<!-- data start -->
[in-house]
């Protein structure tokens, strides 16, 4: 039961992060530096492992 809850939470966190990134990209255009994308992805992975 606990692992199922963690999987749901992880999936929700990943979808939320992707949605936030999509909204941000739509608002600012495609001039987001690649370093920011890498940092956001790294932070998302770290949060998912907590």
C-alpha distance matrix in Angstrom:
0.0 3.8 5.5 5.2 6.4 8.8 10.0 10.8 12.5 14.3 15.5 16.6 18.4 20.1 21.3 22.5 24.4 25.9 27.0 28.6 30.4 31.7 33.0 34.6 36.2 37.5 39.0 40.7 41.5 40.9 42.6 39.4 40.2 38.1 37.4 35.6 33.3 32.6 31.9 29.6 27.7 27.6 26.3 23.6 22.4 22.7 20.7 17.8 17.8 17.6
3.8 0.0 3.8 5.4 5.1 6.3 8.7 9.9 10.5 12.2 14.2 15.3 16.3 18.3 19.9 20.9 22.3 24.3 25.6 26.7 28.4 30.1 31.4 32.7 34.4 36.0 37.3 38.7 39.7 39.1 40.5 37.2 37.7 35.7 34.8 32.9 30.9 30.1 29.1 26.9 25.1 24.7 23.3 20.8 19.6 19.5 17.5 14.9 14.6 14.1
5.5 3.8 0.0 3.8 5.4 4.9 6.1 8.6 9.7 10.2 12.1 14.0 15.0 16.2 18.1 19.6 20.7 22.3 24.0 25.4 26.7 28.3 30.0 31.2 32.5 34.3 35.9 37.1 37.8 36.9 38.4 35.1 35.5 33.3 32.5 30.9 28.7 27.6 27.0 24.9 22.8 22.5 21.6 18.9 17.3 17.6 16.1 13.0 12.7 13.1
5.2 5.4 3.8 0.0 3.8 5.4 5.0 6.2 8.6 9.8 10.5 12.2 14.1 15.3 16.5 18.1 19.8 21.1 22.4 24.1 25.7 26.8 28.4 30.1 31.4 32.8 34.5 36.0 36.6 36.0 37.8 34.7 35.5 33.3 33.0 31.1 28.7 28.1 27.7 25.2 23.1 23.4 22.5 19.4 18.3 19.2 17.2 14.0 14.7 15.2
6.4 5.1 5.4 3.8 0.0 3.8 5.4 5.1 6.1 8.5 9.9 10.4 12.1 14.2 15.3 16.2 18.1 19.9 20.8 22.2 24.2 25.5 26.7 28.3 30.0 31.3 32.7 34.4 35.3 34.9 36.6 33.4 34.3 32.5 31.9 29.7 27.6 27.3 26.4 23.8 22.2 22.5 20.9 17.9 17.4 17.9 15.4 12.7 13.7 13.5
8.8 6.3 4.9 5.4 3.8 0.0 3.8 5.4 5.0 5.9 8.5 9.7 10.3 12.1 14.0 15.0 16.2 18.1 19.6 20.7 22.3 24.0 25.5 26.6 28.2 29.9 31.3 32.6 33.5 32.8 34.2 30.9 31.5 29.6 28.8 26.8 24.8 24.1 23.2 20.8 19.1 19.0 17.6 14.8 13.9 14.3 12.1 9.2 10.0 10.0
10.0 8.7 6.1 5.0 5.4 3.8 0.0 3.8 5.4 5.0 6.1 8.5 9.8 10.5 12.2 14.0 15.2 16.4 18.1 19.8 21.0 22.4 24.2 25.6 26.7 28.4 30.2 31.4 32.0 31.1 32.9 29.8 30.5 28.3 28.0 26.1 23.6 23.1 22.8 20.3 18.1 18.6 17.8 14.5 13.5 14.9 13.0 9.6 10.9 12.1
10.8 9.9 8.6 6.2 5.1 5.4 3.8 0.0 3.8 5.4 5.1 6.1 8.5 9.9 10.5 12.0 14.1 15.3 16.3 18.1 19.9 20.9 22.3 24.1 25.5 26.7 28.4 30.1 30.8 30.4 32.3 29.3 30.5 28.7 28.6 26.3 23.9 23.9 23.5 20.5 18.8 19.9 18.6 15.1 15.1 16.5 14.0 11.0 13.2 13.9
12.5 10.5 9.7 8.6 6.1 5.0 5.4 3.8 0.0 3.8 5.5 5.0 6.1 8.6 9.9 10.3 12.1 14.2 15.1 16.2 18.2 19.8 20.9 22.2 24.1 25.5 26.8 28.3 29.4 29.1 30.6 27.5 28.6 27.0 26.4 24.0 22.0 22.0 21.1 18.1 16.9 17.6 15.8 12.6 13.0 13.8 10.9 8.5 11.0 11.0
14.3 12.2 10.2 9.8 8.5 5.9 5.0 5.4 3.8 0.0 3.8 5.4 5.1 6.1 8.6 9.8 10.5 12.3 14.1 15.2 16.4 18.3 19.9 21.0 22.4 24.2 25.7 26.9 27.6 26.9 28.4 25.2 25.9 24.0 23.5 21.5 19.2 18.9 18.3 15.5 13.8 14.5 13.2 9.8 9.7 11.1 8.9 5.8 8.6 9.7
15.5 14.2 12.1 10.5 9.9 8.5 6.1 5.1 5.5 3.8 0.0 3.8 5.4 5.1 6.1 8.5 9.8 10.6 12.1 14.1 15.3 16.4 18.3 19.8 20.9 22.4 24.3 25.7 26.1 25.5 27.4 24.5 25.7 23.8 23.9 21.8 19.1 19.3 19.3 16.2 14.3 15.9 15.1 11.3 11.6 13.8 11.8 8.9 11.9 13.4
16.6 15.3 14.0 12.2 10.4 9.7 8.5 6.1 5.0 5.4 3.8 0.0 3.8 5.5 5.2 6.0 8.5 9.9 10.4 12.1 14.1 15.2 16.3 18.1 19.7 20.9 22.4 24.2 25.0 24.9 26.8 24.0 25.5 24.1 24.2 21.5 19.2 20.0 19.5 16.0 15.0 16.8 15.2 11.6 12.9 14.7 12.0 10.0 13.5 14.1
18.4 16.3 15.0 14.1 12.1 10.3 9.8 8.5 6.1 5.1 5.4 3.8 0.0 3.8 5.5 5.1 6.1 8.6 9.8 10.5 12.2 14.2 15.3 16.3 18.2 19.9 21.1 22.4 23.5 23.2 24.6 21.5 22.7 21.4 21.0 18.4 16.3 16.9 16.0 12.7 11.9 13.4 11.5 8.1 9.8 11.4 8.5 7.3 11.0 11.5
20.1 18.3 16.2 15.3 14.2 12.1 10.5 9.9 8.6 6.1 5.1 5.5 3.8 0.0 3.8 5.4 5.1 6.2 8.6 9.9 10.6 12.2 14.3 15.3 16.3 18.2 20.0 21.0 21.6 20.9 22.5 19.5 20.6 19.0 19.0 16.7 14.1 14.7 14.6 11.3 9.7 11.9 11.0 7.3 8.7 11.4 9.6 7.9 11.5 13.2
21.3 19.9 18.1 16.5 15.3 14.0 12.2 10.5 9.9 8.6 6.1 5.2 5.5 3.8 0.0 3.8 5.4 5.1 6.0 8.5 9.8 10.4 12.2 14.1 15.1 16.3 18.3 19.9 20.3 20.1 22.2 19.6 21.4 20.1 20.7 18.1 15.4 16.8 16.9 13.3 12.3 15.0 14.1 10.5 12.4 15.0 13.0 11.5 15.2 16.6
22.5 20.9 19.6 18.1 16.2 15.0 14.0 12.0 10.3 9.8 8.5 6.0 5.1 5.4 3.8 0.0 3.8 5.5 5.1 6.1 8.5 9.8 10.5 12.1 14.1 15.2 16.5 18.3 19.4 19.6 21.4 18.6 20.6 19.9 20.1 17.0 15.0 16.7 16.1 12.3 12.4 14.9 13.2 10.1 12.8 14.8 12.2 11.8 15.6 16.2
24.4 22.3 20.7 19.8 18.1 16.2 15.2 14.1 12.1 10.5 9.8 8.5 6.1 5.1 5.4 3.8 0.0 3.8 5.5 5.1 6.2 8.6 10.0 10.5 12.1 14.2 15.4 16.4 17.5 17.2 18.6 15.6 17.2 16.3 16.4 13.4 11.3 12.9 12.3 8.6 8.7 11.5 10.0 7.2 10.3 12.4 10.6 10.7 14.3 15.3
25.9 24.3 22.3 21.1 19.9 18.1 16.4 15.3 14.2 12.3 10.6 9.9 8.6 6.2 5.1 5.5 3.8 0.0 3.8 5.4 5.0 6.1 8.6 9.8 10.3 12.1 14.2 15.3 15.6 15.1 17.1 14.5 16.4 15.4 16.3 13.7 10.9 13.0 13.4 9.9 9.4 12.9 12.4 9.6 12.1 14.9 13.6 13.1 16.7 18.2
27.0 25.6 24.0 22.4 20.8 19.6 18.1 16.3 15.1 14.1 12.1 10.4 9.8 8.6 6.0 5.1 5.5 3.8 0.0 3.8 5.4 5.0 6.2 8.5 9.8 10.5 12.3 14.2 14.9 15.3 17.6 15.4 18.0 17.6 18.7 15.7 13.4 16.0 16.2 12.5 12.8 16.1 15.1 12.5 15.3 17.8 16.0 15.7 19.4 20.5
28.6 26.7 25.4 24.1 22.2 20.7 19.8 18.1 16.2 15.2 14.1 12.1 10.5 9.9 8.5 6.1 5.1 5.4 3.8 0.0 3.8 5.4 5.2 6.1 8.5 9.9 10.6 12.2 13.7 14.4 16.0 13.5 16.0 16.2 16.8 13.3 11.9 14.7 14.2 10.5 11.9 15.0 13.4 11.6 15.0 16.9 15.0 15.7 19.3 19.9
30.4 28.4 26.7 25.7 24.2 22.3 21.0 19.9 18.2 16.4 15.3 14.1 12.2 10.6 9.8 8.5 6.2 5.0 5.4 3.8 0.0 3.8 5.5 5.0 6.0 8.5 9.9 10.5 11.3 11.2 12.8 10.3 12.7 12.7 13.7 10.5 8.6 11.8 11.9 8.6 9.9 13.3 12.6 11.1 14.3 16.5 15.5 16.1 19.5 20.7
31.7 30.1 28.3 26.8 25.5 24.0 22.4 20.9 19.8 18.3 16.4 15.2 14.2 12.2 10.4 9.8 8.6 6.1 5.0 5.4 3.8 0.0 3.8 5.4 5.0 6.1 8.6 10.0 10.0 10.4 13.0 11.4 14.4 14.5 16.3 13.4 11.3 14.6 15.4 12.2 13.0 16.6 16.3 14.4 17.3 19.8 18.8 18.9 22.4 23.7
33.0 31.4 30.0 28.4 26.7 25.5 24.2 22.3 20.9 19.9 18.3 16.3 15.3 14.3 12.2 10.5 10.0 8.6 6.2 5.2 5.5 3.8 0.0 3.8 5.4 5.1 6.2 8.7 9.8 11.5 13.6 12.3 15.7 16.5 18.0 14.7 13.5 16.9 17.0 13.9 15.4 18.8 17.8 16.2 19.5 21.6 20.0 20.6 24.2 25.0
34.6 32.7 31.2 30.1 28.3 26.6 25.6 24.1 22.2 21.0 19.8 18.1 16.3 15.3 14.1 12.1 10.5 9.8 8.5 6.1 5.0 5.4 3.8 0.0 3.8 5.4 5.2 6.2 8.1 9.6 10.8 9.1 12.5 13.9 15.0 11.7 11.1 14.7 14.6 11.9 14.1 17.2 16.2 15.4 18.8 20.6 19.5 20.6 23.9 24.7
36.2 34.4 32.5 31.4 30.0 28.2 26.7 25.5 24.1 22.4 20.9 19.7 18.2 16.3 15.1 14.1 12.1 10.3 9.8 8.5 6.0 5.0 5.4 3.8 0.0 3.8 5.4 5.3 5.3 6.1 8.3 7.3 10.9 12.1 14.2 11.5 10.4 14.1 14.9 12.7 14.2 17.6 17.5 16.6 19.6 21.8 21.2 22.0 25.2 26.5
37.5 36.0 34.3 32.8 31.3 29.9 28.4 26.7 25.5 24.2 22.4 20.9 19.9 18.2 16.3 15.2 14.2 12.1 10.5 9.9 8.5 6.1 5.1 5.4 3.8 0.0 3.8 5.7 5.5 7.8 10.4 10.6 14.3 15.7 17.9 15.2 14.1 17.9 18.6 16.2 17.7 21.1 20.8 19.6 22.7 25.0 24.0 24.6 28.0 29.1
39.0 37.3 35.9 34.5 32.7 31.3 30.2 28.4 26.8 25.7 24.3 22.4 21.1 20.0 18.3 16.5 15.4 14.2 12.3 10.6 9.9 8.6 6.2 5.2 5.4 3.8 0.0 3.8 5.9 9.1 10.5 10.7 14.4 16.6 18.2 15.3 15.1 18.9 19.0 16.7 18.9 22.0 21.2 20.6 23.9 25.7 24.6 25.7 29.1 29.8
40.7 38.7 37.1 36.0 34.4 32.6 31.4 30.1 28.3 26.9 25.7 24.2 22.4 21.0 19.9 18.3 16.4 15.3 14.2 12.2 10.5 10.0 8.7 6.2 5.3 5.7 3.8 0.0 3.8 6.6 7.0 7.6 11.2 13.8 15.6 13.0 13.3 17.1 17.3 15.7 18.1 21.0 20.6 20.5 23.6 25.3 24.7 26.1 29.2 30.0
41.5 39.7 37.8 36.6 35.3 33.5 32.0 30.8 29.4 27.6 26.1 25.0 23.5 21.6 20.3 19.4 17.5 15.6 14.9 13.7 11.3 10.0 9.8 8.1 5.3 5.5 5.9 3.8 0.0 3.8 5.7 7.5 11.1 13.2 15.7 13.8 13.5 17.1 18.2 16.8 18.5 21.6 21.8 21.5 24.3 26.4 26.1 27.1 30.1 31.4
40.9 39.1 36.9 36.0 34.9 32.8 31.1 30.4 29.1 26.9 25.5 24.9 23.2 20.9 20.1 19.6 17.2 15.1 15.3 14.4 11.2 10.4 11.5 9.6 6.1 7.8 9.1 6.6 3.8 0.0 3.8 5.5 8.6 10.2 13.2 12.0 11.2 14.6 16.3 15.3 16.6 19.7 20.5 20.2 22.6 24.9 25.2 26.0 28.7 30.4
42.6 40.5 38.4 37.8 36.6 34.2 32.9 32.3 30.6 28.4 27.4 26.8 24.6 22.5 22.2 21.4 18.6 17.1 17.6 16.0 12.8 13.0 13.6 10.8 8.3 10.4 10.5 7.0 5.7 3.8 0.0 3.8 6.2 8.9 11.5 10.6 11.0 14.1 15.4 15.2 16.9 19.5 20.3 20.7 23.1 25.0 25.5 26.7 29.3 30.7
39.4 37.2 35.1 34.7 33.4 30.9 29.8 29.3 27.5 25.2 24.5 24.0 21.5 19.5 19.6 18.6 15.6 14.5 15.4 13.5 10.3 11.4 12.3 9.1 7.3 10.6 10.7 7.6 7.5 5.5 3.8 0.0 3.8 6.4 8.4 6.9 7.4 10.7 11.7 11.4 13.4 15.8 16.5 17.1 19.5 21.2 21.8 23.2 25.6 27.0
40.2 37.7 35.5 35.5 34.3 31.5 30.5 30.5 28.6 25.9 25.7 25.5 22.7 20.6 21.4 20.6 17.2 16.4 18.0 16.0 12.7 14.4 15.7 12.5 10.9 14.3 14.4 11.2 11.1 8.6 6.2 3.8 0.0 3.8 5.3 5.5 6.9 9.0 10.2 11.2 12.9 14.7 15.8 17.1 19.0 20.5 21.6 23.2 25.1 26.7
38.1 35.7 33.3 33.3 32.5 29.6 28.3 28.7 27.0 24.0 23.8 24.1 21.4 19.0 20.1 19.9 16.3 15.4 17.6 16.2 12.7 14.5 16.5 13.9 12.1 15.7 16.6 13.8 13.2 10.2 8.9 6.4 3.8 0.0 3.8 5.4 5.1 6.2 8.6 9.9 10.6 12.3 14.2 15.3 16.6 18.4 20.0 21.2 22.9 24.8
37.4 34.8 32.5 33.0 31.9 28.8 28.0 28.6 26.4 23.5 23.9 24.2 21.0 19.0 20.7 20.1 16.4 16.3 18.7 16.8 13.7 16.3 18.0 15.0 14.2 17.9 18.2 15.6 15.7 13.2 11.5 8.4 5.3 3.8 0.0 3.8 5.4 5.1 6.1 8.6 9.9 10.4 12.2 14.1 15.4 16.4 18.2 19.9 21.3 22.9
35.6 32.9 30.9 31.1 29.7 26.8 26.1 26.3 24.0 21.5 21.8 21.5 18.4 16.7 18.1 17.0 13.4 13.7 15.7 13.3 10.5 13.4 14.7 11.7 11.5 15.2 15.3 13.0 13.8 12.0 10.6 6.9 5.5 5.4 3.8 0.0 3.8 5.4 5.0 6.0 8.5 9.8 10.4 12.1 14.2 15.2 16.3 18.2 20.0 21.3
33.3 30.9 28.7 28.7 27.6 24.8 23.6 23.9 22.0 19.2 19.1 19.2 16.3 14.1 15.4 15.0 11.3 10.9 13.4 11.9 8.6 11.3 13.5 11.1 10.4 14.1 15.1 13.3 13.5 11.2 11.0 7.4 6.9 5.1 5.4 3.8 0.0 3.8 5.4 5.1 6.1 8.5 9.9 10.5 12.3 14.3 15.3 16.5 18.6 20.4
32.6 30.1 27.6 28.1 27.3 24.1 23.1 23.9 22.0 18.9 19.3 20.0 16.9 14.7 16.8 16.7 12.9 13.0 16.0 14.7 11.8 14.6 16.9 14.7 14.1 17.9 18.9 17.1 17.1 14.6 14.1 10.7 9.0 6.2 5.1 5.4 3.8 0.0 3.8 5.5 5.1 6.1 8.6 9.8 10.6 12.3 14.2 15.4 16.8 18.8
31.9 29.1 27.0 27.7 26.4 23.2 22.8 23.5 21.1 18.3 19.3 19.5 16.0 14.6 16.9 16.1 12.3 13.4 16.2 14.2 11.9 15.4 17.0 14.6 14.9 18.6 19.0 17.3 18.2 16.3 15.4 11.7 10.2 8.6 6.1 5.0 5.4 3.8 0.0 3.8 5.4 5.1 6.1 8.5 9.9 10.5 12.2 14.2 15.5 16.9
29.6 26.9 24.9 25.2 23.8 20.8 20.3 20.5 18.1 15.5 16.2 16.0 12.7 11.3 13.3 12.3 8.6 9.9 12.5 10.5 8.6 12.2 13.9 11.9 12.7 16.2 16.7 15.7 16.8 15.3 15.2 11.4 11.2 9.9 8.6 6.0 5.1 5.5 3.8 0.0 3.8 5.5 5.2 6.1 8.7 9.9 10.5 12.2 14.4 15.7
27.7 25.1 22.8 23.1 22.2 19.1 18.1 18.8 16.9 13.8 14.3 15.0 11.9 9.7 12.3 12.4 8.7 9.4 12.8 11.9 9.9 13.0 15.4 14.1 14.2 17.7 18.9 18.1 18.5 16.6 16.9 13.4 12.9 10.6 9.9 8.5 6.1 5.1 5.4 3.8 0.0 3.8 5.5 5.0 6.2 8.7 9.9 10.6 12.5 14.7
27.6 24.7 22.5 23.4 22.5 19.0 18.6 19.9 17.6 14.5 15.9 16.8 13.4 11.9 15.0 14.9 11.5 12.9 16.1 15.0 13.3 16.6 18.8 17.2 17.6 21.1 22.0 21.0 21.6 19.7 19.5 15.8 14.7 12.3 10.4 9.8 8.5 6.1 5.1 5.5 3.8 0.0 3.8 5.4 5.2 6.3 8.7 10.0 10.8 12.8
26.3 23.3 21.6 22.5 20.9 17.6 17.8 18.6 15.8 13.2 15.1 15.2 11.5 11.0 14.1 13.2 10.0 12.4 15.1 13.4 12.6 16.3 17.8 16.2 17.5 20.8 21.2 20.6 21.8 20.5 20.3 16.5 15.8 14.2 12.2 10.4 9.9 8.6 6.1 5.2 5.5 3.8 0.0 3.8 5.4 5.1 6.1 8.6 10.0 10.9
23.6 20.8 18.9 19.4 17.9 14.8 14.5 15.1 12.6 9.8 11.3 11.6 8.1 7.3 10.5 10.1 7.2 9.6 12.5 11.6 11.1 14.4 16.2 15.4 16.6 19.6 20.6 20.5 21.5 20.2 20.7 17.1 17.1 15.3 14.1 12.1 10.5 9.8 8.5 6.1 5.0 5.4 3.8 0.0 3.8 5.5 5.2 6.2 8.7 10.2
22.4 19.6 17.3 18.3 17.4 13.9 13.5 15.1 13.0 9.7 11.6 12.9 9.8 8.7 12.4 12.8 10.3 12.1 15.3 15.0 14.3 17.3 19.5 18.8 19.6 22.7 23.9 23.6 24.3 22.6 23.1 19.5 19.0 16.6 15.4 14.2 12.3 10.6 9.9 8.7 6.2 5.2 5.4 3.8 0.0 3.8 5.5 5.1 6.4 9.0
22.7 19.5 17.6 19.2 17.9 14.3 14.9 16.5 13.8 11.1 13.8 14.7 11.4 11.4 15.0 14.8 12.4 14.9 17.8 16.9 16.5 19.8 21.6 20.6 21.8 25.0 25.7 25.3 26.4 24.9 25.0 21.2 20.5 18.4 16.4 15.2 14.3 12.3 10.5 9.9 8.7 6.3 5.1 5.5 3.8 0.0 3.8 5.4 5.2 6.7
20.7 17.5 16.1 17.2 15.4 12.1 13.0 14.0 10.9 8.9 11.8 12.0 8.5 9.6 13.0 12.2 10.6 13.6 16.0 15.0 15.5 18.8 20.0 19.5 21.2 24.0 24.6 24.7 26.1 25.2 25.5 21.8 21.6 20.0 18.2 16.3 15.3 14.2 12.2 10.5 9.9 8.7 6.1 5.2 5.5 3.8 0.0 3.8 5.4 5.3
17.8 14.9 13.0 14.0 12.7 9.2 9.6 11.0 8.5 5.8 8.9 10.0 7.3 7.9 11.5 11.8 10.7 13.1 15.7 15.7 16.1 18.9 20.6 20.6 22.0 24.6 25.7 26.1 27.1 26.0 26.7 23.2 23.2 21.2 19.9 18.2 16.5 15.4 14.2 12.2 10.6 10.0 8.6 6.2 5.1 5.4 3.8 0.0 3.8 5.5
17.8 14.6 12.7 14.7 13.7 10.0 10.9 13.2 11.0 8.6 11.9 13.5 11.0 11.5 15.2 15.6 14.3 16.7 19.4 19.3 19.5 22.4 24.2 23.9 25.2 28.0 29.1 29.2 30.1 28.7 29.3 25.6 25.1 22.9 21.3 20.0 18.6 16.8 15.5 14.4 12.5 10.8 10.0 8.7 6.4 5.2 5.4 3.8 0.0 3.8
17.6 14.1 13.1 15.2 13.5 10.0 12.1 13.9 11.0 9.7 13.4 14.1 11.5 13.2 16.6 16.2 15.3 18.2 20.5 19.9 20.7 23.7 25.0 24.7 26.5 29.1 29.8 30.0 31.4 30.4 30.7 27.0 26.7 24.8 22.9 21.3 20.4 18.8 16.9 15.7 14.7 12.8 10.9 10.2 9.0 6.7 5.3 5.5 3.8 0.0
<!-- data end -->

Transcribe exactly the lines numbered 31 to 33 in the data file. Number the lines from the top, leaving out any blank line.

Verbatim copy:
40.7 38.7 37.1 36.0 34.4 32.6 31.4 30.1 28.3 26.9 25.7 24.2 22.4 21.0 19.9 18.3 16.4 15.3 14.2 12.2 10.5 10.0 8.7 6.2 5.3 5.7 3.8 0.0 3.8 6.6 7.0 7.6 11.2 13.8 15.6 13.0 13.3 17.1 17.3 15.7 18.1 21.0 20.6 20.5 23.6 25.3 24.7 26.1 29.2 30.0
41.5 39.7 37.8 36.6 35.3 33.5 32.0 30.8 29.4 27.6 26.1 25.0 23.5 21.6 20.3 19.4 17.5 15.6 14.9 13.7 11.3 10.0 9.8 8.1 5.3 5.5 5.9 3.8 0.0 3.8 5.7 7.5 11.1 13.2 15.7 13.8 13.5 17.1 18.2 16.8 18.5 21.6 21.8 21.5 24.3 26.4 26.1 27.1 30.1 31.4
40.9 39.1 36.9 36.0 34.9 32.8 31.1 30.4 29.1 26.9 25.5 24.9 23.2 20.9 20.1 19.6 17.2 15.1 15.3 14.4 11.2 10.4 11.5 9.6 6.1 7.8 9.1 6.6 3.8 0.0 3.8 5.5 8.6 10.2 13.2 12.0 11.2 14.6 16.3 15.3 16.6 19.7 20.5 20.2 22.6 24.9 25.2 26.0 28.7 30.4